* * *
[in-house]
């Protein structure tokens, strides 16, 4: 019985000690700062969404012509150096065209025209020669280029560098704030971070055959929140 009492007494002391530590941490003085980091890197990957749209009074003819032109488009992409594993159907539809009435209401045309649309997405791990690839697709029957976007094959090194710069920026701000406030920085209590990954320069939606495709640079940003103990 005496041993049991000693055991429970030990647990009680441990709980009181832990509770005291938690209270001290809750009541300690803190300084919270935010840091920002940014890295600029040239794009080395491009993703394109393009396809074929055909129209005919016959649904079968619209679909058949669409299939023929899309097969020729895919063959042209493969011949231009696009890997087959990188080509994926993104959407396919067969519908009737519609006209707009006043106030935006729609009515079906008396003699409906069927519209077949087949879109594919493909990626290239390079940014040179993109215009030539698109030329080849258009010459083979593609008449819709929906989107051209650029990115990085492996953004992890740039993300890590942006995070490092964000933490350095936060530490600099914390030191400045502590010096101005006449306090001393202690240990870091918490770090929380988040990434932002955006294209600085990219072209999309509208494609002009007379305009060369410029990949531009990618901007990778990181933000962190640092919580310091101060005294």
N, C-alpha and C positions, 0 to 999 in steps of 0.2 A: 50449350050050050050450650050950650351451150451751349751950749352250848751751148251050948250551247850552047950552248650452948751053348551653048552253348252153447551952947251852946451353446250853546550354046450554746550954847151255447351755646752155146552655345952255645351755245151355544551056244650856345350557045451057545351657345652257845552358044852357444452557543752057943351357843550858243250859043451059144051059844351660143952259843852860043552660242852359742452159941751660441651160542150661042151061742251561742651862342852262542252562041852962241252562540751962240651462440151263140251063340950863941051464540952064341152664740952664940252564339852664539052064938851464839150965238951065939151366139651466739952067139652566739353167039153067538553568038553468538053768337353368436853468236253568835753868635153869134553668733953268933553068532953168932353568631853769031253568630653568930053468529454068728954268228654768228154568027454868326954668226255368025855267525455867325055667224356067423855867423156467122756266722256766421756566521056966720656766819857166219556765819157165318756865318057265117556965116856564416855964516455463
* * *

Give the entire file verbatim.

[in-house]
């Protein structure tokens, strides 16, 4: 019985000690700062969404012509150096065209025209020669280029560098704030971070055959929140 009492007494002391530590941490003085980091890197990957749209009074003819032109488009992409594993159907539809009435209401045309649309997405791990690839697709029957976007094959090194710069920026701000406030920085209590990954320069939606495709640079940003103990 005496041993049991000693055991429970030990647990009680441990709980009181832990509770005291938690209270001290809750009541300690803190300084919270935010840091920002940014890295600029040239794009080395491009993703394109393009396809074929055909129209005919016959649904079968619209679909058949669409299939023929899309097969020729895919063959042209493969011949231009696009890997087959990188080509994926993104959407396919067969519908009737519609006209707009006043106030935006729609009515079906008396003699409906069927519209077949087949879109594919493909990626290239390079940014040179993109215009030539698109030329080849258009010459083979593609008449819709929906989107051209650029990115990085492996953004992890740039993300890590942006995070490092964000933490350095936060530490600099914390030191400045502590010096101005006449306090001393202690240990870091918490770090929380988040990434932002955006294209600085990219072209999309509208494609002009007379305009060369410029990949531009990618901007990778990181933000962190640092919580310091101060005294």
N, C-alpha and C positions, 0 to 999 in steps of 0.2 A: 50449350050050050050450650050950650351451150451751349751950749352250848751751148251050948250551247850552047950552248650452948751053348551653048552253348252153447551952947251852946451353446250853546550354046450554746550954847151255447351755646752155146552655345952255645351755245151355544551056244650856345350557045451057545351657345652257845552358044852357444452557543752057943351357843550858243250859043451059144051059844351660143952259843852860043552660242852359742452159941751660441651160542150661042151061742251561742651862342852262542252562041852962241252562540751962240651462440151263140251063340950863941051464540952064341152664740952664940252564339852664539052064938851464839150965238951065939151366139651466739952067139652566739353167039153067538553568038553468538053768337353368436853468236253568835753868635153869134553668733953268933553068532953168932353568631853769031253568630653568930053468529454068728954268228654768228154568027454868326954668226255368025855267525455867325055667224356067423855867423156467122756266722256766421756566521056966720656766819857166219556765819157165318756865318057265117556965116856564416855964516455463